Kanazawa New Grand Hotel
No availability found through our partners. Please contact the business directly or check some of our recommended alternatives.
- Free High-Speed Internet
Photos of Kanazawa New Grand Hotel
Travelers also recommend:
- More recommendations
TripAdvisor Reviews Kanazawa New Grand Hotel
Travel Blogs from Kanazawa
Three days in Kanazawa in rather old fashioned but very friendly and welcoming hotel. Chief attraction in town is Kenrokuen Garden, Japan's third most famous. Plenty of cherry blossom and interesting design but no spring flowers of course.did a lot of walking and use of the tourist bus loop. An easy city to navigate. Compact CBD and colourful food …
... that looks like rainbow trout. See, there are other places that have canals along the street. We had an ice cream each as well a red bean biscuit as a pre-lunch snack. We went to see the inside of one of the largest houses there. It is still used as a temple. The entrance fee was 300 yen. We had a photo taken and that included a free but teeny weeny photo. Then, if you wanted the larger photo, it was 1500 yen. Talk about bait and switch. ...
... Nomura family, very interesting with significant historical and traditional value. Back on the bus and we arrive at our next stop a small hand pottery making factory, the 5th generation son who has been creating the pots shows us around. The work is beautiful, I'd like to buy some but afraid I'd break it on the way home so decide against it. Back to the ship and our final night onboard and back home, hmmm. The Japanese again put on a show before the we leave ...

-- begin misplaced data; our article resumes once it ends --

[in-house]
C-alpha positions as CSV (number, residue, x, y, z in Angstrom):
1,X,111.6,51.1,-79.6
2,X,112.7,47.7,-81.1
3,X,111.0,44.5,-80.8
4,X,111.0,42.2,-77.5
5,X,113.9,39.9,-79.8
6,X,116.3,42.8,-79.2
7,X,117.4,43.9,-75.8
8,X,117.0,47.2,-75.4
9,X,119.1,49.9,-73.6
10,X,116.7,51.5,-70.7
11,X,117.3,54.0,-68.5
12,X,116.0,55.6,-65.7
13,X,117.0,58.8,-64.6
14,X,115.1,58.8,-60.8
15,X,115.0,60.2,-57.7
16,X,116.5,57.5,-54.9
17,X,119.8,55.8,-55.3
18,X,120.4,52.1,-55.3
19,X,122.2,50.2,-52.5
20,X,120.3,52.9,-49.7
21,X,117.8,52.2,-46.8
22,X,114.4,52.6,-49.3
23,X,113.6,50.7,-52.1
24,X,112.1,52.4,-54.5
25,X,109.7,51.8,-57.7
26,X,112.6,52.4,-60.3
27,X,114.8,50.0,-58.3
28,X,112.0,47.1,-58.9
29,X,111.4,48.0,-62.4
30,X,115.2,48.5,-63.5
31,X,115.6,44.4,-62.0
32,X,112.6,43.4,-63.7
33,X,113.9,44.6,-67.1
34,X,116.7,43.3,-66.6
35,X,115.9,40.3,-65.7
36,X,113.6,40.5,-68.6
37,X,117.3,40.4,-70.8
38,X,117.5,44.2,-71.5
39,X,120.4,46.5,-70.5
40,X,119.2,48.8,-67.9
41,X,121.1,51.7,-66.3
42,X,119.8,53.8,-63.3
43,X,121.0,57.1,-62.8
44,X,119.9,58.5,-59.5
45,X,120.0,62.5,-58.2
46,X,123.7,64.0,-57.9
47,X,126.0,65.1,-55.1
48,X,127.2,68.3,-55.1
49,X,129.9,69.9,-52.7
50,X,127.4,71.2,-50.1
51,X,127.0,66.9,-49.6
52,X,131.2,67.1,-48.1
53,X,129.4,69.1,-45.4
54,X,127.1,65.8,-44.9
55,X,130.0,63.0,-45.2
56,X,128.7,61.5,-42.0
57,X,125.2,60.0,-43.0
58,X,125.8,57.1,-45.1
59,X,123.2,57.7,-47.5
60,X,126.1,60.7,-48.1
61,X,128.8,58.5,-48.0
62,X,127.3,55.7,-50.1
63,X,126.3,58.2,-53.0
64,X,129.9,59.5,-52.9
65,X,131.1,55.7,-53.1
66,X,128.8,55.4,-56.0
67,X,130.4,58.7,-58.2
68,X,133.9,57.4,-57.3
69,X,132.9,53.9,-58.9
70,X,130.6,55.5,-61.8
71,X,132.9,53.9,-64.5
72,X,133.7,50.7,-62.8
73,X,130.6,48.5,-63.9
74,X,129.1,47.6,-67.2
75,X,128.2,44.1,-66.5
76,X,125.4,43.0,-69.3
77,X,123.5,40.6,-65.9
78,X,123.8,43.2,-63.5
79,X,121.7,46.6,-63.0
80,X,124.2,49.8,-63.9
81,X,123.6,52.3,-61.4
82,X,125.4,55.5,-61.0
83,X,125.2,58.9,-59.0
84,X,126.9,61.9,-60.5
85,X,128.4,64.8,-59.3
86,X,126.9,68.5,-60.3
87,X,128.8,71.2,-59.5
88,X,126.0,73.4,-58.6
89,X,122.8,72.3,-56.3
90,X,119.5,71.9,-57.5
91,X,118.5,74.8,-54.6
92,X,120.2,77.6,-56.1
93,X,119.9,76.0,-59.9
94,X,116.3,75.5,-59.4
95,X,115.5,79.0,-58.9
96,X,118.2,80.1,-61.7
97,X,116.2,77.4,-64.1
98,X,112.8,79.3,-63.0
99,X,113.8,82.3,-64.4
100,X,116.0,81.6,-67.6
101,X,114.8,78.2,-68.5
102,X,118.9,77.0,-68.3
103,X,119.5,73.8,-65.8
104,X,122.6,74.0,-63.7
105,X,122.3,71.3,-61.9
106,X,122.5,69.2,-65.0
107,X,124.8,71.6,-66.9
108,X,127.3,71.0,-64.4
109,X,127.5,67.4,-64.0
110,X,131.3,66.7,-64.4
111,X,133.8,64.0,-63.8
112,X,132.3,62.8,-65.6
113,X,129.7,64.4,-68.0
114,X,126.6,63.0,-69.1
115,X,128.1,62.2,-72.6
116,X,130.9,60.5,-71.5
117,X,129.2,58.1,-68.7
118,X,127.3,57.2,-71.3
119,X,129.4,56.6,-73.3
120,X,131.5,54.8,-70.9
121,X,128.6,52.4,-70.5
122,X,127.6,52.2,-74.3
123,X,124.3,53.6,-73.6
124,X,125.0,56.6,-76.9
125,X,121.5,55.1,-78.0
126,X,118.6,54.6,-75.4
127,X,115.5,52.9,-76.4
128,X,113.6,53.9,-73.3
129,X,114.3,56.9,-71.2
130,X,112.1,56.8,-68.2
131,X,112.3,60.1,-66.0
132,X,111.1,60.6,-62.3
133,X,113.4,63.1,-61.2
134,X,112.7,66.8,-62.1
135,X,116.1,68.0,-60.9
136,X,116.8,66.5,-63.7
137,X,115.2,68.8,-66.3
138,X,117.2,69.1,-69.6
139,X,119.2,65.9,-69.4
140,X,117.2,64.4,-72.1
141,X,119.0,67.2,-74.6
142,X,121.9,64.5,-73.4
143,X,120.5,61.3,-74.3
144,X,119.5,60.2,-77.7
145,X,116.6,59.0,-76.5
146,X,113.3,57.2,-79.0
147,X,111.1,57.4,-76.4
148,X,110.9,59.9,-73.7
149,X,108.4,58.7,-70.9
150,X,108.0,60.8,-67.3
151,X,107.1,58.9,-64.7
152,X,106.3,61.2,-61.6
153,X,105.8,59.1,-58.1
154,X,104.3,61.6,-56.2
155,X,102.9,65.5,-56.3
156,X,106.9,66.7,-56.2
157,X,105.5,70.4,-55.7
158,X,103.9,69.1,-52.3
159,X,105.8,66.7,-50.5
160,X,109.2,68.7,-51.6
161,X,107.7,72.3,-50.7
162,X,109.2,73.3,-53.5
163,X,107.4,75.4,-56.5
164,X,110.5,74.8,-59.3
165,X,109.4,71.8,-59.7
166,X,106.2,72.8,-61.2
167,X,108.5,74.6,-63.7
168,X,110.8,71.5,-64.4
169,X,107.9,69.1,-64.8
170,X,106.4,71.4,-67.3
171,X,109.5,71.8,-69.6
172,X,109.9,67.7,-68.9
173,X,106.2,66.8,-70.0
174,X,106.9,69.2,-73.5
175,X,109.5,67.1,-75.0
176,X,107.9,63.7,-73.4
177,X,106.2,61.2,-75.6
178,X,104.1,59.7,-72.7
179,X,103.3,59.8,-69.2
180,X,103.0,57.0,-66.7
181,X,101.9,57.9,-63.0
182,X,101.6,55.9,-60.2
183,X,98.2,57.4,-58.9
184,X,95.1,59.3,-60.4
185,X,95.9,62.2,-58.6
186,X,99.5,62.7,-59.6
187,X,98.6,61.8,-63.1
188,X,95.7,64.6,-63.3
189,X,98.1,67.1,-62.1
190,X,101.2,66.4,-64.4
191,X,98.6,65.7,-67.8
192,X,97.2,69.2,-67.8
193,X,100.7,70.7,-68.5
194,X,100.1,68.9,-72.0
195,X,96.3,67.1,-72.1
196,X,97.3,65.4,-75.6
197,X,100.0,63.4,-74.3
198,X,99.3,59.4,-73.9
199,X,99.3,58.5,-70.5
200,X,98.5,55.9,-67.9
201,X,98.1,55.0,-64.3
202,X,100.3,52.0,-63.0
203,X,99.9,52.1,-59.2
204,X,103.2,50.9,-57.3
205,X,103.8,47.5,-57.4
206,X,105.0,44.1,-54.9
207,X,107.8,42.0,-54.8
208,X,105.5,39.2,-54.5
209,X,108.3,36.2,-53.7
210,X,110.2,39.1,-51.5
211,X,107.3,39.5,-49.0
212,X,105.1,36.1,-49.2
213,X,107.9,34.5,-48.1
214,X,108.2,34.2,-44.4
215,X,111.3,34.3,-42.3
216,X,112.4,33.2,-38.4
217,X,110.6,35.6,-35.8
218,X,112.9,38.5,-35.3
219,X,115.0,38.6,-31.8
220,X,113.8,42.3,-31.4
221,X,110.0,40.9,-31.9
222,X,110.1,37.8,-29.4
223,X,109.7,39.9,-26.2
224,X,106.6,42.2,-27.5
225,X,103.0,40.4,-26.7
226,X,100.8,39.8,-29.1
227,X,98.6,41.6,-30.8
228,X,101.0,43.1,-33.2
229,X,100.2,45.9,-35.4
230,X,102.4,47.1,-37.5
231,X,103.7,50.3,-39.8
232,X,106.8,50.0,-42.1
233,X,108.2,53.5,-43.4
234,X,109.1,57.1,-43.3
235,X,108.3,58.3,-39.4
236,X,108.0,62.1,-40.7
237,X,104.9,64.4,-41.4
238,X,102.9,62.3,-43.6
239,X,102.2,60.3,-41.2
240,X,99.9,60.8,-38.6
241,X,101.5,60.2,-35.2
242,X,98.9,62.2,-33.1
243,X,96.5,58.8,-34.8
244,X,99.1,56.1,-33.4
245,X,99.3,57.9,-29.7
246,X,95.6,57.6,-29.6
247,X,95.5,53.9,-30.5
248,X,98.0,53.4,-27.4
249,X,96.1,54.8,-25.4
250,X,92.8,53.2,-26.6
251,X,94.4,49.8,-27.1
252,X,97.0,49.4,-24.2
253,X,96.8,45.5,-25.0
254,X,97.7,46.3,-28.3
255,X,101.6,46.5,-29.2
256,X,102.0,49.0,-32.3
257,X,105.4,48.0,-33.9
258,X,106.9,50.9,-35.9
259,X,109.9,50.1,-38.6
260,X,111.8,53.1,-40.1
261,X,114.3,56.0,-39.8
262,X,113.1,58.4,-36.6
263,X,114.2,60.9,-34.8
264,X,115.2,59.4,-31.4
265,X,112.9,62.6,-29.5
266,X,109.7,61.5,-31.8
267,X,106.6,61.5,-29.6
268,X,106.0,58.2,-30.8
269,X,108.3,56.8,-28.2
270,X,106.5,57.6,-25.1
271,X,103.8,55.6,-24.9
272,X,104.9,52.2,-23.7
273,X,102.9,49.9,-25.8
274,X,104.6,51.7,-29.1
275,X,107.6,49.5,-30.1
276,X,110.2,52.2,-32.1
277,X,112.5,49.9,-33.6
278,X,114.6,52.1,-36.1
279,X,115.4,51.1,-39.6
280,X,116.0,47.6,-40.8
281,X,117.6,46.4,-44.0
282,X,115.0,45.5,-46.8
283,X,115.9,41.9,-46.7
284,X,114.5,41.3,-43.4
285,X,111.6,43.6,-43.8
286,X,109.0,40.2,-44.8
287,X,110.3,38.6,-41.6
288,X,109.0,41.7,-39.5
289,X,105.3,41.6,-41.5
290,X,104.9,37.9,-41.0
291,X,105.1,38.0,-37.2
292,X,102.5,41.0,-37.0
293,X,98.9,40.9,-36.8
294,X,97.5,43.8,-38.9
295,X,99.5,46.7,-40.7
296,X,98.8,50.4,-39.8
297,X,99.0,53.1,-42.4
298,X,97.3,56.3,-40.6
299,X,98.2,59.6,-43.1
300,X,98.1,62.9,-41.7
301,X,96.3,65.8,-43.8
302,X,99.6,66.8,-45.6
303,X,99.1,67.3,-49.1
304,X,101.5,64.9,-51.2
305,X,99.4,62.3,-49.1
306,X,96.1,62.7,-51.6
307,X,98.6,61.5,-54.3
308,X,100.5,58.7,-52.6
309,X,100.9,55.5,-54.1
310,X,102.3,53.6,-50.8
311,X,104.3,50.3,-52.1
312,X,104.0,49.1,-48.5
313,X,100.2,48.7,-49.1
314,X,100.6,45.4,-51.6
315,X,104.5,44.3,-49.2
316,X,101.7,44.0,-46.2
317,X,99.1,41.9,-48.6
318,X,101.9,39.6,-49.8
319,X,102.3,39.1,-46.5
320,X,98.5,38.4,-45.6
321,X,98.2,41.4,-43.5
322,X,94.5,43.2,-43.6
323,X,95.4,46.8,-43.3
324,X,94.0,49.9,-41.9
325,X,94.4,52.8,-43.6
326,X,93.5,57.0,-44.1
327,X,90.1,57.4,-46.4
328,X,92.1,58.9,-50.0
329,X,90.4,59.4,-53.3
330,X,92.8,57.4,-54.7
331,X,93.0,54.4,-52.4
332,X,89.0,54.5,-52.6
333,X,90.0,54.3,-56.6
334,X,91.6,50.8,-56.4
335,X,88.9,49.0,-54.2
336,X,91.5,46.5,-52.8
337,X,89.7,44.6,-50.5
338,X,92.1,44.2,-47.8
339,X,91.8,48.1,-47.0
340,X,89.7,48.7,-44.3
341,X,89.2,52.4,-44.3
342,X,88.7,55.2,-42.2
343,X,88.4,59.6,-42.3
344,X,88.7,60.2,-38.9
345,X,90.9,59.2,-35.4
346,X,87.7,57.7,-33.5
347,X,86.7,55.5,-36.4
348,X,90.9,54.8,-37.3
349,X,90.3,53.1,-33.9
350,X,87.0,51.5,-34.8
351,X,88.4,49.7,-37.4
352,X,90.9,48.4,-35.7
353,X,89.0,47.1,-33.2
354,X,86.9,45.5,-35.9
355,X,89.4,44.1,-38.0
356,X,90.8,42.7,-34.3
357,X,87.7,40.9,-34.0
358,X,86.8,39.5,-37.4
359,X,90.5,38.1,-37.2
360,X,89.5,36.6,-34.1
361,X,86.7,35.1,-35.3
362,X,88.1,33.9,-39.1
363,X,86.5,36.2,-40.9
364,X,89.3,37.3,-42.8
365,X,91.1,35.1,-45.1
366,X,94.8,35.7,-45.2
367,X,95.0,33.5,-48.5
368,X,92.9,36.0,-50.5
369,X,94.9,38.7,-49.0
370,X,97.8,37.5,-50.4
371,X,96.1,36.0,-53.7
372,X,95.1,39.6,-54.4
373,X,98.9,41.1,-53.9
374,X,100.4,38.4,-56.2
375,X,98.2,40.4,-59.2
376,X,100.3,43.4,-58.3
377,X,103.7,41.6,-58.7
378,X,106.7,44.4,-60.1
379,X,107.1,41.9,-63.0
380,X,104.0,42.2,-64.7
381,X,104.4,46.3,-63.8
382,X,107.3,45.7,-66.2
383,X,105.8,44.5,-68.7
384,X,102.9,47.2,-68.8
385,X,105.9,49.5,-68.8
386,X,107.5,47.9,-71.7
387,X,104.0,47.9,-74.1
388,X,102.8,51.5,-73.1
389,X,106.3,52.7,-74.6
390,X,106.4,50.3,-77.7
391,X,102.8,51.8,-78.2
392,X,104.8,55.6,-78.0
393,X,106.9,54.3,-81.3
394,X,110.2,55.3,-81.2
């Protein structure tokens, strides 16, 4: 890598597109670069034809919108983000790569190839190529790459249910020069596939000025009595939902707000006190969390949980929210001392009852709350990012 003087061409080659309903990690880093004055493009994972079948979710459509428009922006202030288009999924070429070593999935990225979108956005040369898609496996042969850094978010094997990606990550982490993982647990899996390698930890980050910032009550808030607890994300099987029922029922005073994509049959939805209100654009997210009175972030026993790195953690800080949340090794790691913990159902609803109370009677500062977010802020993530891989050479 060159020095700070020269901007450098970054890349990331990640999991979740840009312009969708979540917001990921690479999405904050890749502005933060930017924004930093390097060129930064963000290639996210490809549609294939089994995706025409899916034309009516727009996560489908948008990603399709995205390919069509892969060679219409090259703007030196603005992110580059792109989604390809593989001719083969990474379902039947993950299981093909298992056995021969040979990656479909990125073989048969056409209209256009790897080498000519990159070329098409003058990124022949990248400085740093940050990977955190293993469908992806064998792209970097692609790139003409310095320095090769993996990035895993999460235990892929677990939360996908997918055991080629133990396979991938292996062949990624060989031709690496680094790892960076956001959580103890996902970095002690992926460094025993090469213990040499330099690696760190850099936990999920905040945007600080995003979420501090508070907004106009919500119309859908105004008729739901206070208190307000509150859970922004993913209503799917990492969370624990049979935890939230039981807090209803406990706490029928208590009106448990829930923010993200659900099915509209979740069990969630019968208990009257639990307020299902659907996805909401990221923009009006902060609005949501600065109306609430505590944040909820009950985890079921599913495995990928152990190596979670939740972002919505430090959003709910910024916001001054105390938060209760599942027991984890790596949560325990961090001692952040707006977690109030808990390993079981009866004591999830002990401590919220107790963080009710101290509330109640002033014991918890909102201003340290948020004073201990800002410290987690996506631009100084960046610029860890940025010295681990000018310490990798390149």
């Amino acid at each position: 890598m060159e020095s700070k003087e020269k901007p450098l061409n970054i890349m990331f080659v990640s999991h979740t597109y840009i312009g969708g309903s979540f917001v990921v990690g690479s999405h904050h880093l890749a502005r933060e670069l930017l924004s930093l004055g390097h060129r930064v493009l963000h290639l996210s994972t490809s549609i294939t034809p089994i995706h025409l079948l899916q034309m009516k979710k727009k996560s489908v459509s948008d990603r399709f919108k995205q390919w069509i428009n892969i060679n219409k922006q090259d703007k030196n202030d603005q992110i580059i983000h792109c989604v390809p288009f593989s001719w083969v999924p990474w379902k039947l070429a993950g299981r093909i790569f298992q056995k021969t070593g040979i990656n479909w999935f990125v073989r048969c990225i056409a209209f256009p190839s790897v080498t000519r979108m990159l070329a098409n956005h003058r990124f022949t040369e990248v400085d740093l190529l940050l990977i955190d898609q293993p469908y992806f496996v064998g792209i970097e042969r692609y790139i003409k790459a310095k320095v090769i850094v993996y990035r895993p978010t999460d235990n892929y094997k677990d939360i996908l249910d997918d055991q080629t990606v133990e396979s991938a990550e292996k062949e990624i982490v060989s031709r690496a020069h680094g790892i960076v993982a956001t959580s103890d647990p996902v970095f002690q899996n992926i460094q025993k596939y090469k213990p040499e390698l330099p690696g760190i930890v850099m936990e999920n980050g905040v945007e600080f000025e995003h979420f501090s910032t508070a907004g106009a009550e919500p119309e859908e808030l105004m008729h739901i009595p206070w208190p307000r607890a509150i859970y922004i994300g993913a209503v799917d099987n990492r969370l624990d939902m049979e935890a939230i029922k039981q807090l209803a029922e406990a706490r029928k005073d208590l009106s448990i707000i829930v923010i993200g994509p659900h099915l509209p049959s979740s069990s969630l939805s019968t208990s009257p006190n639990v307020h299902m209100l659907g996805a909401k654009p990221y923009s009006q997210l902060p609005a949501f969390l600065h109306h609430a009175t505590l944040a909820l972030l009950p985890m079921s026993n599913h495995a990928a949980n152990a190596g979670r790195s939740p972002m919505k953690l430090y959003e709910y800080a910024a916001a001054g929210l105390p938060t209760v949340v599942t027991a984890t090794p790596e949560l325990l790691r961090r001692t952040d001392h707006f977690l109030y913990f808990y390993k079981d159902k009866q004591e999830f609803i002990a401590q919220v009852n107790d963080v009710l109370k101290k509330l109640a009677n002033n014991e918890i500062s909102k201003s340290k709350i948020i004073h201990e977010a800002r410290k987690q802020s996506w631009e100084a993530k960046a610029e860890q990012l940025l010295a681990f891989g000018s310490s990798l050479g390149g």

... headed west yesterday as we are not in the area where the typhoon is expected, which is more to the east. It is raining heavily here and that will curtail today's activities but by the time we head to Osaka by train tomorrow it should be clear. The news reports that planes have been cancelled in Tokyo and it seems that Tokyo and no doubt other places have more or less stopped for the moment so I'm happy to be on this side of the country.
The traditional homes are built of paper and wood. There is little permanent furniture so that one room can serve many purposes. Today’s homes often have both western style furnished rooms and traditional Japanese rooms.
We visited the gardens, which were beautiful, then ventured to the Geisha district. Many of the buildings are now private homes and shops as well as some ...